People rarely agree. Getting people to agree on one point is difficult enough; getting people to agree on 20, 30, and 50 points in nearly impossible. In matters of religion, I think it is impossible! Given the rarity of agreement, one would think that Christian denominations would limit their statements of faith to include only the most salient doctrines of Christianity, as well as a few denominational distinctives thrown in for good measure! And yet, it is common for denominational statements of faith to include many articles on secondary, tertiary, and quaternary doctrines, as well as non-biblical issues. This seems to me to be a recipe for disaster.
If an organization has, say, 30 articles in their articles of faith that one must assent to in order to belong to the group, one of at least four things will happen:
- Some will subscribe to them based solely on the authority of tradition, not because they have personally examined them and found all 30 to be true;
- Some will personally examine them and come to agree with all 30;
- Some will personally examine them and come to disagree with one or more articles, but give lip service to all 30 so that they will be able to remain in the group;
- Some will personally examine them and come to disagree with one or more articles, and on pain of conscience be forced to leave the group.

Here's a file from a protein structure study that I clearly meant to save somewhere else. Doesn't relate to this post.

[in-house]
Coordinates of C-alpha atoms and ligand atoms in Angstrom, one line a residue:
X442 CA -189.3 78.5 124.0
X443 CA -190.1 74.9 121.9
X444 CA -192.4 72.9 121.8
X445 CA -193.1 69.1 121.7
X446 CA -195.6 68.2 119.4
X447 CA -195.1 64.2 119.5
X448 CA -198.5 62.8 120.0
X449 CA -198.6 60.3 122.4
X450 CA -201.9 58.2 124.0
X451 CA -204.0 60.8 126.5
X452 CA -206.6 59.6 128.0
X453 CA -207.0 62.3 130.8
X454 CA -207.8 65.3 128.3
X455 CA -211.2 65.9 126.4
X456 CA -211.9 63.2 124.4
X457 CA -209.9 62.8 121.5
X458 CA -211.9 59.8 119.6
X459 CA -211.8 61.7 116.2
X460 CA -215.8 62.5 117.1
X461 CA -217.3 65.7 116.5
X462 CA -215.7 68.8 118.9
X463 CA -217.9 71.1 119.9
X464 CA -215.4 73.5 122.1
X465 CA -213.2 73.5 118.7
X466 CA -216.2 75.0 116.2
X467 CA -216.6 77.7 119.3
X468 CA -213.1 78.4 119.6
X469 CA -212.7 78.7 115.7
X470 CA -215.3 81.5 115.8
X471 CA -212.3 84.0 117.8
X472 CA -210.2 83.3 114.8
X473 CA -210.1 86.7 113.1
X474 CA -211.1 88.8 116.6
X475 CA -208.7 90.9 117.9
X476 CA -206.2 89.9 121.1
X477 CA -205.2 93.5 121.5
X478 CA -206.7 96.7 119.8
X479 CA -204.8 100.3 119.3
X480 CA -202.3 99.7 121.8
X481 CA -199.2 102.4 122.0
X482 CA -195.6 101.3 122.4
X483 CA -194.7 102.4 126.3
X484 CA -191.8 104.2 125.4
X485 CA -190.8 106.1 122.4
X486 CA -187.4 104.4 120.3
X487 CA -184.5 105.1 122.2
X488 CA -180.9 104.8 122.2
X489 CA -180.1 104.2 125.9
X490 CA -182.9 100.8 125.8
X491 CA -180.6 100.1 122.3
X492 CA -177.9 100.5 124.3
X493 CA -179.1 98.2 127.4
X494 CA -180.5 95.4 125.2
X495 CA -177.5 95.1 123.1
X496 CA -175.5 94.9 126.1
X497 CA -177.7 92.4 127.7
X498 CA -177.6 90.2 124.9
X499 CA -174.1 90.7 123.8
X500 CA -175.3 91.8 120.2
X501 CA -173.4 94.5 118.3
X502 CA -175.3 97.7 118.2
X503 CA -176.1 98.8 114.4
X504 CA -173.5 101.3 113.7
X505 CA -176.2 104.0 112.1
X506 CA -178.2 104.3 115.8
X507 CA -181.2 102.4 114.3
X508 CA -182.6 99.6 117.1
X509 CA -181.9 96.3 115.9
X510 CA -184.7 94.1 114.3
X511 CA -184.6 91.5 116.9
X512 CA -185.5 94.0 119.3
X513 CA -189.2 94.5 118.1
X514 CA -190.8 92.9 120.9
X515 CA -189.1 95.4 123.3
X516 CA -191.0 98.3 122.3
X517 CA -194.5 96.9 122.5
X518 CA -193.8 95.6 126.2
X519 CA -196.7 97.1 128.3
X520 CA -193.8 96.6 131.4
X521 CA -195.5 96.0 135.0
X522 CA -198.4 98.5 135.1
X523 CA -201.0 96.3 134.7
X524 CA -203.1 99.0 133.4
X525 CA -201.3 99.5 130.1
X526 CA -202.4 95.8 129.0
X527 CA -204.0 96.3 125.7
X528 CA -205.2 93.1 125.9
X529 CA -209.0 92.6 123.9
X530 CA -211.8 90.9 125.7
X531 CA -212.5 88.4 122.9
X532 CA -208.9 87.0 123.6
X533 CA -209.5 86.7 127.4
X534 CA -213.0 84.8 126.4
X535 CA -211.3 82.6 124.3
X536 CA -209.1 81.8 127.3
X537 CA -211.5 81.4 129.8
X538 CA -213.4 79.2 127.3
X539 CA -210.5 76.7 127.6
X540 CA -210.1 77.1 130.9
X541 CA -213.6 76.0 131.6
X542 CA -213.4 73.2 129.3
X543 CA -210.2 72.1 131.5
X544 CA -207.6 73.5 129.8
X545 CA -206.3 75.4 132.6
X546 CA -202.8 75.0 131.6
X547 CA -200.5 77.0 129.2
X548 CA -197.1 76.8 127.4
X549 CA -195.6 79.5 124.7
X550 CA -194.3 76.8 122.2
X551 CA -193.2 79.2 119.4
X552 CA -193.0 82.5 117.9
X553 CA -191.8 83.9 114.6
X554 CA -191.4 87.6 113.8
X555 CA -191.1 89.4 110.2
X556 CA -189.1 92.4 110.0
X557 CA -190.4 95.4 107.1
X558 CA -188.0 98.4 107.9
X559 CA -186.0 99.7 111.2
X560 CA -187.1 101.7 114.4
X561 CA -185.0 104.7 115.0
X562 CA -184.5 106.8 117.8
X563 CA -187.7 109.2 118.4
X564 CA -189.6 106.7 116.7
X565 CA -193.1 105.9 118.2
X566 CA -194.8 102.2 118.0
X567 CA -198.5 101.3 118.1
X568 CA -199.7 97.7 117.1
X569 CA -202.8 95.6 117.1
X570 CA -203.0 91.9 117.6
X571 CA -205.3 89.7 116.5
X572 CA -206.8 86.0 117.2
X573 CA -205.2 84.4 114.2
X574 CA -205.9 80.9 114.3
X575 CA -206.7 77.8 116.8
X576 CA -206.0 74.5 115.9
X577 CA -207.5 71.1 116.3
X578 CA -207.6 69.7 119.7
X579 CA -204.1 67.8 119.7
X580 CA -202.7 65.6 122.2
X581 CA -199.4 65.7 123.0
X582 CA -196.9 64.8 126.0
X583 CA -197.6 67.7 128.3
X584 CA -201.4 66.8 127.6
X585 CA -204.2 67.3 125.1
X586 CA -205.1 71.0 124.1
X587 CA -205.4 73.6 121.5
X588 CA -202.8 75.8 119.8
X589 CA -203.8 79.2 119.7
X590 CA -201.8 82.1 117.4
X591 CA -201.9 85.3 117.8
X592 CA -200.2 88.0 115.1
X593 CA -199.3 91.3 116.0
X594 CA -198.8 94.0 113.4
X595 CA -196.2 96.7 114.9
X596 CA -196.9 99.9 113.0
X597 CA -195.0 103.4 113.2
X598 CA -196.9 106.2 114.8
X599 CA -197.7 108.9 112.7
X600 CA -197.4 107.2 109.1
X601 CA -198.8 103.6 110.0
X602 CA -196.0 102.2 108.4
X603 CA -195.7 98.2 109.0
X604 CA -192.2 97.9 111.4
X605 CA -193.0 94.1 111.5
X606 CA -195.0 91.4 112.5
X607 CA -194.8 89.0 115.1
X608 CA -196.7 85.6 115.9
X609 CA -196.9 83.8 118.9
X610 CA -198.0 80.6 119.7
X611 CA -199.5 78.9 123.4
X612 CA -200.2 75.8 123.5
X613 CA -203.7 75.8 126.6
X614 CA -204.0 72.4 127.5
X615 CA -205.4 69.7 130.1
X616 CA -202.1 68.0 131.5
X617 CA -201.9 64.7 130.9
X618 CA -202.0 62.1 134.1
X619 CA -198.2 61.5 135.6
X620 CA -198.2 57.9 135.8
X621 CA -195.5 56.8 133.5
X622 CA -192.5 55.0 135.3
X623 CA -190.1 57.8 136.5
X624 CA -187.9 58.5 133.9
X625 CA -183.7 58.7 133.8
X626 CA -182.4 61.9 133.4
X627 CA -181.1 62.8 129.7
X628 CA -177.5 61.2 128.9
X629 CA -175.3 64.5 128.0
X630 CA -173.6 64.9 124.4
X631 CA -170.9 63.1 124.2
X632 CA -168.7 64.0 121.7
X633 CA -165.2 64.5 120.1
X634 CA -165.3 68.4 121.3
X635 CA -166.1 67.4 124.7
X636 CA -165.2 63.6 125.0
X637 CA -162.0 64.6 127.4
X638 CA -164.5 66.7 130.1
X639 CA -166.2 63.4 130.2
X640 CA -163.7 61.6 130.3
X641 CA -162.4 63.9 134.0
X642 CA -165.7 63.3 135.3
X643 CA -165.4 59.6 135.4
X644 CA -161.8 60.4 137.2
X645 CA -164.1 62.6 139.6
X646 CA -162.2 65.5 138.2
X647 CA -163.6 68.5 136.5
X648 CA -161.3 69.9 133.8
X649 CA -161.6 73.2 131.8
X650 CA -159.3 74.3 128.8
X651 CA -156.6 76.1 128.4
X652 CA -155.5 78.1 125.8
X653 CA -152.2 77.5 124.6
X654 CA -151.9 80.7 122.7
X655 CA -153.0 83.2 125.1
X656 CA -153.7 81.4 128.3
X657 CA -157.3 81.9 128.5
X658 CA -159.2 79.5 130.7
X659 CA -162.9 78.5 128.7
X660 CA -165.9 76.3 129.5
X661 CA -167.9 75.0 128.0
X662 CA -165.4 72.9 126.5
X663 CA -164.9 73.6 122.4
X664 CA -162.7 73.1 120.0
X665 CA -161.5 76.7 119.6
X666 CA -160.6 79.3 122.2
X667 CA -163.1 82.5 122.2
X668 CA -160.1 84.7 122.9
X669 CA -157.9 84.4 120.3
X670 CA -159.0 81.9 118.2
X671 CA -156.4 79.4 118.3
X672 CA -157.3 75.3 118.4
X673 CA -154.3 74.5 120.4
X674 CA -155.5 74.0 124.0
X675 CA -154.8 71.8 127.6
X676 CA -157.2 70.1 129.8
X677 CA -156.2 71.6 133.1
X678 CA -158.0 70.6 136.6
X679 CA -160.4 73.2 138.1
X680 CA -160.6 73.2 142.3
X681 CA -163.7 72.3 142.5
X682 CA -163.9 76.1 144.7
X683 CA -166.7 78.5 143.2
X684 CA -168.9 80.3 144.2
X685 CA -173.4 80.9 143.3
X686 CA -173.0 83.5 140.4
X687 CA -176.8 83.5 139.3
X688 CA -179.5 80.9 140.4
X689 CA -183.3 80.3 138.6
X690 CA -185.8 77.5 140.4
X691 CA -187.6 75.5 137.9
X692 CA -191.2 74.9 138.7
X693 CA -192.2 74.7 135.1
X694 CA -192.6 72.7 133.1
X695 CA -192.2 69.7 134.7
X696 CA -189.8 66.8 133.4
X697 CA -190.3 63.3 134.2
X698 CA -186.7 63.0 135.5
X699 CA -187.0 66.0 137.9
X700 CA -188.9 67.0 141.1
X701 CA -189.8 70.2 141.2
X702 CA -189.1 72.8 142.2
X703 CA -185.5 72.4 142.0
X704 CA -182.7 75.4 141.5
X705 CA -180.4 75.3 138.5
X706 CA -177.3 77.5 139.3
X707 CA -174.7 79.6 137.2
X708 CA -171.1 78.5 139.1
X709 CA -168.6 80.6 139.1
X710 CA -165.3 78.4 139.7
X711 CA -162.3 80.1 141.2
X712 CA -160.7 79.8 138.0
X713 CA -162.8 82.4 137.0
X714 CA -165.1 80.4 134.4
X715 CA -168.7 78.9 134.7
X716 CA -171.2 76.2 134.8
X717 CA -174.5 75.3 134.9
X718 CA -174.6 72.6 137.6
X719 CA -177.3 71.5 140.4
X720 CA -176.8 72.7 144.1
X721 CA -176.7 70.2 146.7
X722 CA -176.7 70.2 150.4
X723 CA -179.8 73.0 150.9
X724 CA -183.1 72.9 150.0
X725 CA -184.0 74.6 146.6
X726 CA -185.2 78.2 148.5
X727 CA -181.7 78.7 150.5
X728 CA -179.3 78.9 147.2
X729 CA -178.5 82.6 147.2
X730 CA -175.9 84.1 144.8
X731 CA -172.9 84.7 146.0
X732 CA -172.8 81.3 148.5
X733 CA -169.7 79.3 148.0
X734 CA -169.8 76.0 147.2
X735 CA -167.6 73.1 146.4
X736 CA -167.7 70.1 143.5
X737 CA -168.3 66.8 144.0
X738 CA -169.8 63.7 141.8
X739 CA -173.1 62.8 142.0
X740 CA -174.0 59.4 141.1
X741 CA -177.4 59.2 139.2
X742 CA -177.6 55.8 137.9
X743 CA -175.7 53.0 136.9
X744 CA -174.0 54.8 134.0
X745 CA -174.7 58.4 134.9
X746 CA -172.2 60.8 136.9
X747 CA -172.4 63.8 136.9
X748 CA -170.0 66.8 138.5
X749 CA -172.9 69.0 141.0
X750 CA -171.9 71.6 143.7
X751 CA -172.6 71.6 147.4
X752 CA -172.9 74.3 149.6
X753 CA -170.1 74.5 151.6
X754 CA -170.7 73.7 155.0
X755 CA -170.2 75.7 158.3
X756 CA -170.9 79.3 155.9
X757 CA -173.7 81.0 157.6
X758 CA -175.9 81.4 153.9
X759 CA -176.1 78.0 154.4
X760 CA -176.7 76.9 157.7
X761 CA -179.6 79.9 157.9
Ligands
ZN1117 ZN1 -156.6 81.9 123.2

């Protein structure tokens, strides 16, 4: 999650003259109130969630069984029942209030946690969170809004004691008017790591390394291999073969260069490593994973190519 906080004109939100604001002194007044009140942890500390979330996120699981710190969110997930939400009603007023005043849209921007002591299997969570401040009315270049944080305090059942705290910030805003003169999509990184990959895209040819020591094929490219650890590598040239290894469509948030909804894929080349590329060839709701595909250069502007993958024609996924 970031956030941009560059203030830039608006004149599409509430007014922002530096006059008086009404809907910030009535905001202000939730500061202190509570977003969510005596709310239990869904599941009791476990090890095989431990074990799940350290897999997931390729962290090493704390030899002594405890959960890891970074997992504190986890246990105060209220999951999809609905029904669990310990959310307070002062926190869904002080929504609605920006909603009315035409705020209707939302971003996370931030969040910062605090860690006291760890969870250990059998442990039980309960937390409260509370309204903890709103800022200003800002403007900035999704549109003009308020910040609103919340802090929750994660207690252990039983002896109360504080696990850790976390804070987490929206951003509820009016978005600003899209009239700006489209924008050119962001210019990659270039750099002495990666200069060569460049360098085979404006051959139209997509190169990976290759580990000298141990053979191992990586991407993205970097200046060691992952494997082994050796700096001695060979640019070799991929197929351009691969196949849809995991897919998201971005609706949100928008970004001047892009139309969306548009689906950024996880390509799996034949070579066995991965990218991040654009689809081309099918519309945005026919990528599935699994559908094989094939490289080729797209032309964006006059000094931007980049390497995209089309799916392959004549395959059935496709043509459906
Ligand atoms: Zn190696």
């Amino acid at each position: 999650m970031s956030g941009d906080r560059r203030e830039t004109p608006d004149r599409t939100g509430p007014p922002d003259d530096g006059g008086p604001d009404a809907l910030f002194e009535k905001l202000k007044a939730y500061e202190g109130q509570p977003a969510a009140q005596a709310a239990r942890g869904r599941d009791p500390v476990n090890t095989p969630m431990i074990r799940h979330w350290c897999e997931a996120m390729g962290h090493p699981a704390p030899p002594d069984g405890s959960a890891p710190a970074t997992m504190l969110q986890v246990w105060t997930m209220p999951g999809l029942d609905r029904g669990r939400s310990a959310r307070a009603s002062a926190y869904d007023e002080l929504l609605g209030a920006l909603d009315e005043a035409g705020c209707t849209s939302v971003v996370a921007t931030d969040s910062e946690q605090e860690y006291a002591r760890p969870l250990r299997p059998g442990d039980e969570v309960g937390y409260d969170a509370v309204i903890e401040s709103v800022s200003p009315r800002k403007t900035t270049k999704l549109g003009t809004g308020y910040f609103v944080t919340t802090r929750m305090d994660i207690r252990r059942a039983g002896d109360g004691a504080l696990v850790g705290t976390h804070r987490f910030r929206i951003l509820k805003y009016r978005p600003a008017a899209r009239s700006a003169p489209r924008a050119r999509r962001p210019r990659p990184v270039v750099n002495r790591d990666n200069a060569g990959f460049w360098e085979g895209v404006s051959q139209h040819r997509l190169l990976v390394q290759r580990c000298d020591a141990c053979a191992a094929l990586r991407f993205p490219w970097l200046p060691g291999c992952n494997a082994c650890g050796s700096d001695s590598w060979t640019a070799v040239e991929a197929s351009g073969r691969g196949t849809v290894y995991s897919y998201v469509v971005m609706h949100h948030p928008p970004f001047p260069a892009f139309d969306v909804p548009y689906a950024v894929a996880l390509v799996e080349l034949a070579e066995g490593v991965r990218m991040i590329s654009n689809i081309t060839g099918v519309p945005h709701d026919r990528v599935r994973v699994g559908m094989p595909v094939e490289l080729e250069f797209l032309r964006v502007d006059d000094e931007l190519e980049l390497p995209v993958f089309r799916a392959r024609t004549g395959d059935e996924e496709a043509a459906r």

Creedal requirements in an organization should be kept to a minimum. The more creedal requirements you have, and/or the more specific you make them, the less likely it will be to forge agreement with others, and thus the less likely it will be to form a thriving organization. People will either be prohibited from joining, will be forced to leave should they change their mind on an issue, or will continue to subscribe to the statements with a “wink-wink.”
Not only should the creedal requirements (articles of faith) be kept to a minimum, but it should only contain core doctrinal issues. This may get me in trouble, but I think it is absurd that an articles of faith contain both an article on the oneness of God, and an article on mixed-gender swimming. While I agree with both, that the latter should be a defining belief of an organization, and a requirement for fellowship on the same level as belief in the oneness of God, to me at least, cannot be described as anything other than absurd.